>   return [ (src, srcPort, OutChan x, InChan y)
>          , (dst, dstPort, OutChan y, InChan x)
>          ]

Booting them is a matter of creating the correct communication channels (this pinout list comes from a schematic that was present in the challenge files).

> main :: IO ()
> main = do
>     pins <- concat <$> sequence
>         [ connect T00 1 T01 0
>         , connect T00 2 T02 0
>         , connect T00 3 T03 0
>         , connect T01 1 T04 0
>         , connect T01 2 T05 0
>         , connect T01 3 T06 0
>         , connect T02 1 T07 0
>         , connect T02 2 T08 0
>         , connect T02 3 T09 0
>         , connect T03 1 T10 0
>         , connect T03 2 T11 0
>         , connect T03 3 T12 0
>         , connect T11 1 T12 1
>         ]
>     runAll $ map (buildTransputer pins) [T00 ..]
>         where
>             buildTransputer pins t =
>                 transputer (isDebug t) $ onlyFor t pins ++ extraPins t
>             pin n ochan ichan = ((iPin n, ichan), (oPin n, ochan))
>             onlyFor src l = [pin p oc ic | (name, p, oc, ic) <- l, name == src]
>             extraPins T00 = [((iPin 0, InHandle stdin), (oPin 0, OutHandle stdout))]
>             extraPins _ = []

Bonus: static analysis tools

The above transputer function is controlled by the following configuration:

> data Analysis = Graph | Disasm
> 
> isDebug :: TransputerName -> Maybe Analysis
> isDebug _ = Nothing

It means that for each transputer, we can choose to print a graph or a disassembly of the code that will be executed. To do that, we will first compute the set of all edges in the control flow graph.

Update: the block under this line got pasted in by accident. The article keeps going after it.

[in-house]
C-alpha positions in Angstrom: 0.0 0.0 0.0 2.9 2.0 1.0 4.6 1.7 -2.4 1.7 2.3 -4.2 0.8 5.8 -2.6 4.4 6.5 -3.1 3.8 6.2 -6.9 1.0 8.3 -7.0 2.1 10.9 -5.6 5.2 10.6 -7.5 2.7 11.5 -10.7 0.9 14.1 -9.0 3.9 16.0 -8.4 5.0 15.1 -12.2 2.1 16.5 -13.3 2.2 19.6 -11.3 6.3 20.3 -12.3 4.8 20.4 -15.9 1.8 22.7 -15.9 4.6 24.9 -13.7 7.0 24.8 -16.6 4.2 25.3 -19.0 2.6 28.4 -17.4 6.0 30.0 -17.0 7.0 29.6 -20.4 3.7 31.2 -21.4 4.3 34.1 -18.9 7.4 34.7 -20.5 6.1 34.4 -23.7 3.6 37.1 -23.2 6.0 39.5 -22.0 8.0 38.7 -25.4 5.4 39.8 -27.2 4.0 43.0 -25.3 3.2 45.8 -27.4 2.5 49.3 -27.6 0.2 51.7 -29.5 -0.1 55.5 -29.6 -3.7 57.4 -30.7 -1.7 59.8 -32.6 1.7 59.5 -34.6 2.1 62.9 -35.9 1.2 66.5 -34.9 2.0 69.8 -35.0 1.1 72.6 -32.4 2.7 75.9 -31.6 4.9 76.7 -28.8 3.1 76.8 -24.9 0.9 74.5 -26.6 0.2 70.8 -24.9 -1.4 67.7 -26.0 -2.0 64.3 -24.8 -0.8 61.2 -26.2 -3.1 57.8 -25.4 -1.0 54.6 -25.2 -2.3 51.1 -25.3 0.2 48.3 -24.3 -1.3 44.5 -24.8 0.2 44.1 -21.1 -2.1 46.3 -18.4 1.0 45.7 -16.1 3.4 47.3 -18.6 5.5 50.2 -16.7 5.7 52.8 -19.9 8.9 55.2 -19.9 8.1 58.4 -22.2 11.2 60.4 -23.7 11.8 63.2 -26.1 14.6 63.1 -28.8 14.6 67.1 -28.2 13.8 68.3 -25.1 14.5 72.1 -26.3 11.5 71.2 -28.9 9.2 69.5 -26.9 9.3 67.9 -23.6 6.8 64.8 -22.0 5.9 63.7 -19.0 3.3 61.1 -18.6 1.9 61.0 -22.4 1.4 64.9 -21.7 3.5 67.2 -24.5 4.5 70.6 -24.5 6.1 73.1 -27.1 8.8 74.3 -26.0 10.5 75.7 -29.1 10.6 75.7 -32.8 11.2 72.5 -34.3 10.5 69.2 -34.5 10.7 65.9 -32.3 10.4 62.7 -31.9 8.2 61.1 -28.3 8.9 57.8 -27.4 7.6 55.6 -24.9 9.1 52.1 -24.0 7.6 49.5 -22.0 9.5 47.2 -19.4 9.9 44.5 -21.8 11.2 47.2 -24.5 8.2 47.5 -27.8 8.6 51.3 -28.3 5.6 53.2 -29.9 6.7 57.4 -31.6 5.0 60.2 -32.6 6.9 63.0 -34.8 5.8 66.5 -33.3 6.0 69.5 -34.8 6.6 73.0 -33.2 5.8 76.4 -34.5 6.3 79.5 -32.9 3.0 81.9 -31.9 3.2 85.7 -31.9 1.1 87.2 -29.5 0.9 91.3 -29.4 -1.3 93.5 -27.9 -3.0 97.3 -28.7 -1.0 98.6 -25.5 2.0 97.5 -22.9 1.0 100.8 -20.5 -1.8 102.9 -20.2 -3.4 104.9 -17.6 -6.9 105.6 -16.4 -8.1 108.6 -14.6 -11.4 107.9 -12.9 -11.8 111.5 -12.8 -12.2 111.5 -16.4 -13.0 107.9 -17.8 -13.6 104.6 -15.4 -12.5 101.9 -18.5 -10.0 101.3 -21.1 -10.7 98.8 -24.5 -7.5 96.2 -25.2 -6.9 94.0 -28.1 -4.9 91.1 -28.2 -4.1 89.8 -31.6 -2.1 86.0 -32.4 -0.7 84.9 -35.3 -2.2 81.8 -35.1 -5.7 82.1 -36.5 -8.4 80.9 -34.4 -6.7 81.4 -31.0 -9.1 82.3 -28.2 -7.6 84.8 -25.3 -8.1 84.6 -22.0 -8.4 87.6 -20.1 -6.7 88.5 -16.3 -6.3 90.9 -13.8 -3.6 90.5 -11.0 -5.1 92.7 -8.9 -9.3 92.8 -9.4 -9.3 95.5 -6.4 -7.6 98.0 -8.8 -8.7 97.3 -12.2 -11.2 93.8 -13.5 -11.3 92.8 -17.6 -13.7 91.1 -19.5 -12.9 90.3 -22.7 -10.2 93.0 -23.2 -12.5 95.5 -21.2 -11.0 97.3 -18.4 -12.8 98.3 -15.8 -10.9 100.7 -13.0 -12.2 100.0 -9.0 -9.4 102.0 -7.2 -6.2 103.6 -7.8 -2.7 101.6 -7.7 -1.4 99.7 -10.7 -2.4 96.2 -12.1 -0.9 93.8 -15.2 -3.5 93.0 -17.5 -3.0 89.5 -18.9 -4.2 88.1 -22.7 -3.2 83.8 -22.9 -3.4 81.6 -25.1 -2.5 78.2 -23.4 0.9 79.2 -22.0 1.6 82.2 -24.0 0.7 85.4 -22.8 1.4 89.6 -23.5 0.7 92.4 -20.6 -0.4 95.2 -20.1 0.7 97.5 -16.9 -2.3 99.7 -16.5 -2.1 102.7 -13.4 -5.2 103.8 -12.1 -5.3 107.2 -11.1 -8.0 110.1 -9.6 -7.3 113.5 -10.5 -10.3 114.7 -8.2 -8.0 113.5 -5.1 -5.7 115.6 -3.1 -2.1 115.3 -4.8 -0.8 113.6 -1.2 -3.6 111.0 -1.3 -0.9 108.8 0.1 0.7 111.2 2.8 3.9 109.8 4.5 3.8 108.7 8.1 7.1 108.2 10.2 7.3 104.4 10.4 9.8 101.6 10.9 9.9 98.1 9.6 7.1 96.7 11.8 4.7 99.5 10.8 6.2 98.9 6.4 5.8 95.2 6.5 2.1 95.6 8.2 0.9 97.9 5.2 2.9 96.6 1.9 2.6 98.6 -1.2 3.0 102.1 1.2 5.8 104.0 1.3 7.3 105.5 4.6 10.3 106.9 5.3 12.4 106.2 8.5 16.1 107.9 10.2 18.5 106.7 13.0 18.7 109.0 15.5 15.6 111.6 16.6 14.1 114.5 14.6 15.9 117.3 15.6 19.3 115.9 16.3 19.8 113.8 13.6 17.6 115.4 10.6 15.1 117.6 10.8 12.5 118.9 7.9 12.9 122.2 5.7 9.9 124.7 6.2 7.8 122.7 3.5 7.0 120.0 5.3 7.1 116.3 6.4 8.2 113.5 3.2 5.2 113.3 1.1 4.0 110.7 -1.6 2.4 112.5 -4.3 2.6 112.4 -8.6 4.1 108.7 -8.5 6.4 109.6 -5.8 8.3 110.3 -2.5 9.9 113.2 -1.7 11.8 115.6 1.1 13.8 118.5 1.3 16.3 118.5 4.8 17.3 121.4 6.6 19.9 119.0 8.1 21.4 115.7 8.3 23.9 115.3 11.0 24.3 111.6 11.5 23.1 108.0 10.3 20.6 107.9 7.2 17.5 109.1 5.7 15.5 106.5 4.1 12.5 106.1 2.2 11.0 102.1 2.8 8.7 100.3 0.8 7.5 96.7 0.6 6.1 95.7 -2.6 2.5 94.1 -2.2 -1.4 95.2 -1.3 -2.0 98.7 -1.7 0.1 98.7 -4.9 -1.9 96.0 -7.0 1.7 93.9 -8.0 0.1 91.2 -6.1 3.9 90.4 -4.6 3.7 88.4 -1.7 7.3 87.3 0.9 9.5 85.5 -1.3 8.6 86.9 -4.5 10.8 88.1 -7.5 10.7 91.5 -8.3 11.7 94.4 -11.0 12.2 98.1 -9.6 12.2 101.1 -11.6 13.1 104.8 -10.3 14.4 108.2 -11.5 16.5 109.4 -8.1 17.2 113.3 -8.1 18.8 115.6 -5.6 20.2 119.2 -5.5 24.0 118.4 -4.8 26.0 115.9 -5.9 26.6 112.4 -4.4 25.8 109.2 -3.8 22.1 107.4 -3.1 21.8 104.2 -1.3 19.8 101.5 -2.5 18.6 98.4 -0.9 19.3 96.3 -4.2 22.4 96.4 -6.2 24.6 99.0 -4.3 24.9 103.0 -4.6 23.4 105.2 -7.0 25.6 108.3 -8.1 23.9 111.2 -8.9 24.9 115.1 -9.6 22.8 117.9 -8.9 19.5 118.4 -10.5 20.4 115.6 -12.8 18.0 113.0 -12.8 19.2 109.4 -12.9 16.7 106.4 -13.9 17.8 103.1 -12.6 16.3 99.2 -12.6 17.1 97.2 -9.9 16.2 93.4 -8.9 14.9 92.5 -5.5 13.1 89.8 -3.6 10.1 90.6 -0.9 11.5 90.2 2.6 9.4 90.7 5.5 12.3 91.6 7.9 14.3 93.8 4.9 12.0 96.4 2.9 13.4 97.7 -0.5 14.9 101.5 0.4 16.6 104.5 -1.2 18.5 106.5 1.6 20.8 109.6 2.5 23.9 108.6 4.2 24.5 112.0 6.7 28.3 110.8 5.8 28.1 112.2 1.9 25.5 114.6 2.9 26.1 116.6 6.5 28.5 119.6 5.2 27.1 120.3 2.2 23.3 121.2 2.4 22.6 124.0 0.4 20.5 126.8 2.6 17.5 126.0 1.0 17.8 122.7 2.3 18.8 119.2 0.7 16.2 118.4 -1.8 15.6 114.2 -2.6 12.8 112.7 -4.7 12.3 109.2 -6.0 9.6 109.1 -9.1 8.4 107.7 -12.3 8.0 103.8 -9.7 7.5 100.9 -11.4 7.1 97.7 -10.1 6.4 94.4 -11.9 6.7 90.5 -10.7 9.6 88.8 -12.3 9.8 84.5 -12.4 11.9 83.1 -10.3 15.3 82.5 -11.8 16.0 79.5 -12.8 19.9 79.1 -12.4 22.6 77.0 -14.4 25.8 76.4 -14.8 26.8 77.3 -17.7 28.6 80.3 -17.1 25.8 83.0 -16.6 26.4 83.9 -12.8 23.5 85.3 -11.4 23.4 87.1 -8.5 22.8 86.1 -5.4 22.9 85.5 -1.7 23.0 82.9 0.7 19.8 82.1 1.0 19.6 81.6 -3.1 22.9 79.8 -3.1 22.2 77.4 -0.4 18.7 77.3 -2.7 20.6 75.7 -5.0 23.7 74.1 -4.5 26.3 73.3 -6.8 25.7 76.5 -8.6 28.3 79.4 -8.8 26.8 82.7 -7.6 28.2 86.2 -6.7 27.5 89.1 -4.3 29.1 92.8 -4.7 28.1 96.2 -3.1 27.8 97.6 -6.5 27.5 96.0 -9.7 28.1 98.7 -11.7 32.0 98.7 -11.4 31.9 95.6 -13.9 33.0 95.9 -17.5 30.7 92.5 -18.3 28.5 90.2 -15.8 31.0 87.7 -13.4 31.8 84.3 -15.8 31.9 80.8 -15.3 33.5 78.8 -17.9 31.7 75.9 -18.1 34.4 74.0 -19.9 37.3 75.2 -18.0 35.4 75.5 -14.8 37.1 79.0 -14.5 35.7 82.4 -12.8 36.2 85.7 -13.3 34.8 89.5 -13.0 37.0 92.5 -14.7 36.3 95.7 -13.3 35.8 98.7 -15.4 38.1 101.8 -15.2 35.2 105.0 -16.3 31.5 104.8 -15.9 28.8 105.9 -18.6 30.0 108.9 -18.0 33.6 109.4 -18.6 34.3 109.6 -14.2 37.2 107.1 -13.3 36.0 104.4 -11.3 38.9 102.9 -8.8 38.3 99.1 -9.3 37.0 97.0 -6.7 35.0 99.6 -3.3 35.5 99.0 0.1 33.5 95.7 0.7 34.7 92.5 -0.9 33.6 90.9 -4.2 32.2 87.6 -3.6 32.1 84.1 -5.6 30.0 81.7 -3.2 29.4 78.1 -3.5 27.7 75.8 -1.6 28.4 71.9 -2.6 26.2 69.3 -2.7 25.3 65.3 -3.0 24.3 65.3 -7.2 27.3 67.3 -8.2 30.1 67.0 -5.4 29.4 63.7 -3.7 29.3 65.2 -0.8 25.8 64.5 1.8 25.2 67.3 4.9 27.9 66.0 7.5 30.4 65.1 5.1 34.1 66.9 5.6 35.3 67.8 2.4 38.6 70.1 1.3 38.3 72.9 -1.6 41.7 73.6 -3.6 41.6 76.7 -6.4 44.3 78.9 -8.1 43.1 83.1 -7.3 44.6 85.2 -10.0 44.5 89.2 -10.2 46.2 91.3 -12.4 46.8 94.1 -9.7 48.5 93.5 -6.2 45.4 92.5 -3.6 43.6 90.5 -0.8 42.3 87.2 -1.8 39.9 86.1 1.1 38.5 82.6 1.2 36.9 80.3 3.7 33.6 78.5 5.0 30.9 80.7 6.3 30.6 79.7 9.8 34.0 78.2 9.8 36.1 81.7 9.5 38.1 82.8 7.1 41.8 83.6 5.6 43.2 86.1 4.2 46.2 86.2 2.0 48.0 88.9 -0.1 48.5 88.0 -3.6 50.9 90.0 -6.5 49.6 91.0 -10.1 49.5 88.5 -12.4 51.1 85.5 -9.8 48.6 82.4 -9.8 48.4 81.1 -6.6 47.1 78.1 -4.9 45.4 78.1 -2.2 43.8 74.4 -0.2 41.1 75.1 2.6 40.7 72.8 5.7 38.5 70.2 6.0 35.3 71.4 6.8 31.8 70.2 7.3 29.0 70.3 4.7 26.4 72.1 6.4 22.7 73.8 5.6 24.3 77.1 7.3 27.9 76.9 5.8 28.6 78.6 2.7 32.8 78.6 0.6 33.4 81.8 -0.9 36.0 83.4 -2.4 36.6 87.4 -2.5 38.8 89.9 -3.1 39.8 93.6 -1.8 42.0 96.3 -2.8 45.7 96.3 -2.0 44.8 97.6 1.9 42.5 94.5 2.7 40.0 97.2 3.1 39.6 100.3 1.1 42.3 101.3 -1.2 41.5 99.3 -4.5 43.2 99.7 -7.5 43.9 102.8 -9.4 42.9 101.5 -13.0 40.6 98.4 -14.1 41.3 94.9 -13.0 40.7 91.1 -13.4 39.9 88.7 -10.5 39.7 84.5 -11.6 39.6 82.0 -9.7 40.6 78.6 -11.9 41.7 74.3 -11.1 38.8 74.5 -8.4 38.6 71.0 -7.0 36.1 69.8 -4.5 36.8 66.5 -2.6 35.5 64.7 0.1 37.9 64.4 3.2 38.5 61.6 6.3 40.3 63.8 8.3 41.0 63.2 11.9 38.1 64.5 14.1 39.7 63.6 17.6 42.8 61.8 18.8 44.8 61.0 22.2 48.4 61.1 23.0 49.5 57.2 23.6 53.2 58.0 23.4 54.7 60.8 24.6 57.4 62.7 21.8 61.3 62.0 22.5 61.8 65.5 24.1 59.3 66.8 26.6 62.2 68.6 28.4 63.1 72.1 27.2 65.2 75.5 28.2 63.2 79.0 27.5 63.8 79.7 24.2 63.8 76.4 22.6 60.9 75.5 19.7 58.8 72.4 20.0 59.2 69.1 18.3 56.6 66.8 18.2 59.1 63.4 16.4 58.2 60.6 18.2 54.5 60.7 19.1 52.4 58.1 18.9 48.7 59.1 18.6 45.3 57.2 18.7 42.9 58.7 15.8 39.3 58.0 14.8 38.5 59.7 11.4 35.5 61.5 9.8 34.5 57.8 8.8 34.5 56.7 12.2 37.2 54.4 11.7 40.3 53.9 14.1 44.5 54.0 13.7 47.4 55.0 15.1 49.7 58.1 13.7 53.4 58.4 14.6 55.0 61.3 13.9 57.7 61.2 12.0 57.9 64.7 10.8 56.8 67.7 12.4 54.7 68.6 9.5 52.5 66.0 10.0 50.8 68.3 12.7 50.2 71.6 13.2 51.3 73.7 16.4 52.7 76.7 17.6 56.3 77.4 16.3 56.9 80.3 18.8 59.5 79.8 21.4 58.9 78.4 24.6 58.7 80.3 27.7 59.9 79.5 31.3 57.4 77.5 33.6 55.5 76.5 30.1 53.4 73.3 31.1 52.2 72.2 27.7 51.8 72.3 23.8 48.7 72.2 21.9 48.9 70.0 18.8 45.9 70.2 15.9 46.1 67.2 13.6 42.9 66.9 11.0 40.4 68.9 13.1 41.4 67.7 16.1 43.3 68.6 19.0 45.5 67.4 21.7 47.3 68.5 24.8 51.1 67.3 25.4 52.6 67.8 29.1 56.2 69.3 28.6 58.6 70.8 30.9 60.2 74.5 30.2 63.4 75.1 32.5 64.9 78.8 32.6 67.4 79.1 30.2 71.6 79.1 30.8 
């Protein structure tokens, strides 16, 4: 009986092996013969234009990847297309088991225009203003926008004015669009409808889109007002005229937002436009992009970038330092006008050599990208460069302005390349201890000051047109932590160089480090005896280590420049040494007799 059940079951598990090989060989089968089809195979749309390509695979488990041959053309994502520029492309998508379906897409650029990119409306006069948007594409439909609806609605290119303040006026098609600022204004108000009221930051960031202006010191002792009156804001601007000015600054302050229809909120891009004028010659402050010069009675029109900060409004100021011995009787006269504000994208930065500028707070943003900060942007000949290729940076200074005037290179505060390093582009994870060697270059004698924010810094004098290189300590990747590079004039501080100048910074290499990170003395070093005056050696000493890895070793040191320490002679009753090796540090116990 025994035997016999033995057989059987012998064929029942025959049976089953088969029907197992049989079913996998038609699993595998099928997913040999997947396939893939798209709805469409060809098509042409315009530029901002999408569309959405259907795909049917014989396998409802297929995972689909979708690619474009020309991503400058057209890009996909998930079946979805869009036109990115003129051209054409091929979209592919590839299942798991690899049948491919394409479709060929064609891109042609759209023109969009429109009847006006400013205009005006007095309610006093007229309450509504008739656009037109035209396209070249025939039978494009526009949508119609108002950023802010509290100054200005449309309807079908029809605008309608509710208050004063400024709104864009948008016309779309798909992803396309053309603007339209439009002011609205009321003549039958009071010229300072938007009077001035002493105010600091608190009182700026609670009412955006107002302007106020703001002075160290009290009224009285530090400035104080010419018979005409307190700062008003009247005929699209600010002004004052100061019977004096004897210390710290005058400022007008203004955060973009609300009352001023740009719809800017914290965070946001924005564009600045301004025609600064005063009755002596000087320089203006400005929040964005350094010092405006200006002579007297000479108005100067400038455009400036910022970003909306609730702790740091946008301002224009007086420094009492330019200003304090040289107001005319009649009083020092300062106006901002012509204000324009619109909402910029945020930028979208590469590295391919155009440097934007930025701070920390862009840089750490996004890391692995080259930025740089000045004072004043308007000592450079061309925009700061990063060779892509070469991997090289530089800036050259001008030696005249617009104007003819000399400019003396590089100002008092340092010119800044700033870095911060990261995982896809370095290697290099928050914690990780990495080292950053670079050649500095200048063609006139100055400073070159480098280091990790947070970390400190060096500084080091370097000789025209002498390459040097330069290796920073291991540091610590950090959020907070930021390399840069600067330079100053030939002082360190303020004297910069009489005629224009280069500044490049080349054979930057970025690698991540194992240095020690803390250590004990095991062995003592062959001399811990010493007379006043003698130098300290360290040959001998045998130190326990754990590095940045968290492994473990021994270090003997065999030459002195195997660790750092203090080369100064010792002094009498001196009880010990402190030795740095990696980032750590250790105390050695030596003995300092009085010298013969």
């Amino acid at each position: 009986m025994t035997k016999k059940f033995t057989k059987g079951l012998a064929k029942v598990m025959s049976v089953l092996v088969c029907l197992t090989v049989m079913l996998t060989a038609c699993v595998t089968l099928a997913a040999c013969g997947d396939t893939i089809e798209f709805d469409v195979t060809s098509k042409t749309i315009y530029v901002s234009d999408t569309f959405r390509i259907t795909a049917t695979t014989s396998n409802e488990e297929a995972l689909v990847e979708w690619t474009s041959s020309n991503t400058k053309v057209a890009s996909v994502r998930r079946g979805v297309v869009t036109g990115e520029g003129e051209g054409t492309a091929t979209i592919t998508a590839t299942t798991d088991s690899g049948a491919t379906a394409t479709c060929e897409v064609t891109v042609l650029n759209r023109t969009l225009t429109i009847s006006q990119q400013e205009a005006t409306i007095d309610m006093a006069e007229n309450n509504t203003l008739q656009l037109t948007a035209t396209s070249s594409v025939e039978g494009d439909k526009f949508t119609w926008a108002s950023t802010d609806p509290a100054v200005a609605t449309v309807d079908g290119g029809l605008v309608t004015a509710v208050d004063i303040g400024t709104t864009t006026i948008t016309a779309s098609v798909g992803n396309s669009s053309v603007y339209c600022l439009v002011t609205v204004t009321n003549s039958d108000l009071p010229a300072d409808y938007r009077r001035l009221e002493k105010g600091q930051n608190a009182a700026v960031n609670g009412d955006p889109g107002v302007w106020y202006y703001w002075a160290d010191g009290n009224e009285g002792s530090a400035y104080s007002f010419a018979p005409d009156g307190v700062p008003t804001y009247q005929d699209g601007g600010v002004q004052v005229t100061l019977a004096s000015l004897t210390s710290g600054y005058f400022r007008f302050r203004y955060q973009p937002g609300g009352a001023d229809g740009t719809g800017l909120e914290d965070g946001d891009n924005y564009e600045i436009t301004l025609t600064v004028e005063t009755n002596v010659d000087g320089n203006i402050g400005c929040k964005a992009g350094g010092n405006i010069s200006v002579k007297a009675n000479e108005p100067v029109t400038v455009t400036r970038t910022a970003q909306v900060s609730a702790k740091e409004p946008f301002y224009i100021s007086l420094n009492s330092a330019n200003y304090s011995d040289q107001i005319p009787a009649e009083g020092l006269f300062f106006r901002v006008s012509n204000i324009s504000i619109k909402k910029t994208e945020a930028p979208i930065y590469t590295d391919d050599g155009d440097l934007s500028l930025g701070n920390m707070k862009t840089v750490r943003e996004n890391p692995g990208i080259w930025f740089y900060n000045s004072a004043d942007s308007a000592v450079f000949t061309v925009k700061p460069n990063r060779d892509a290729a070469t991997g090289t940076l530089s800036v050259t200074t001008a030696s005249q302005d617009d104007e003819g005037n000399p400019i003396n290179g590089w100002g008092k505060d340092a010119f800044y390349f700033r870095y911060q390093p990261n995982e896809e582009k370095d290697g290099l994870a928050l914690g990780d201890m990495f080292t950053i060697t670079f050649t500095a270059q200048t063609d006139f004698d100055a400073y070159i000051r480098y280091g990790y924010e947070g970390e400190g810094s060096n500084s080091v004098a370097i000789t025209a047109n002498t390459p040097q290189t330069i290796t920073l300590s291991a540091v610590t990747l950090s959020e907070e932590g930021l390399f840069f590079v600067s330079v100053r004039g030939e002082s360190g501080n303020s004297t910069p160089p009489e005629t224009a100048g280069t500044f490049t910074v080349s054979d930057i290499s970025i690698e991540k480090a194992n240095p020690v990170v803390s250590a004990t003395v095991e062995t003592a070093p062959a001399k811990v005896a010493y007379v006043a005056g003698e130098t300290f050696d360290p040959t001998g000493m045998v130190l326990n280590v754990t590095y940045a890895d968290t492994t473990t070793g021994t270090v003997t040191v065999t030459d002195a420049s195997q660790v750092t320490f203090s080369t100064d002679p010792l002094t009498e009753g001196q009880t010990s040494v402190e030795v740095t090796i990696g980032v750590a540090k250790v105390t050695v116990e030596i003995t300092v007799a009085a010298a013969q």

This analysis relies on a nextInstr function that statically computes the set of next instructions. These can be reached either because it’s the next one in the instruction flow (DSeq), because of jump (DJmp), or an unknown destination, for example after a RET (DDyn).

> data Dest = DSeq Address
>           | DJmp Address
>           | DDyn
>     deriving (Eq, Ord)
> 
> nextInstrs :: Instr -> [Dest]
> nextInstrs (Pri CJ n) = [DSeq 0, DJmp n]
> nextInstrs (Pri J n) = [DJmp n]
> nextInstrs (Pri CALL n) = [DSeq 0, DJmp n]
> nextInstrs (Sec GCALL) = [DDyn]
> nextInstrs (Sec RET) = [DDyn]
> nextInstrs _ = [DSeq 0]

We can wrap this function in a monadic one that can turn these relative addresses into absolute ones (since it can know the addresses of functions).

> type EdgeSet = S.Set (Address, Instr, Dest)
> 
> instrDests :: Address -> Eval EdgeSet
> instrDests start = do
>     iptr .= start
>     i <- decodeInstr
>     let deltaips = nextInstrs i
>     new <- use iptr
>     return $ S.fromList $ map (\ d -> (start, i, adjust new d)) deltaips
>         where
>             adjust n (DSeq d) = DSeq $ n + d
>             adjust n (DJmp d) = DJmp $ n + d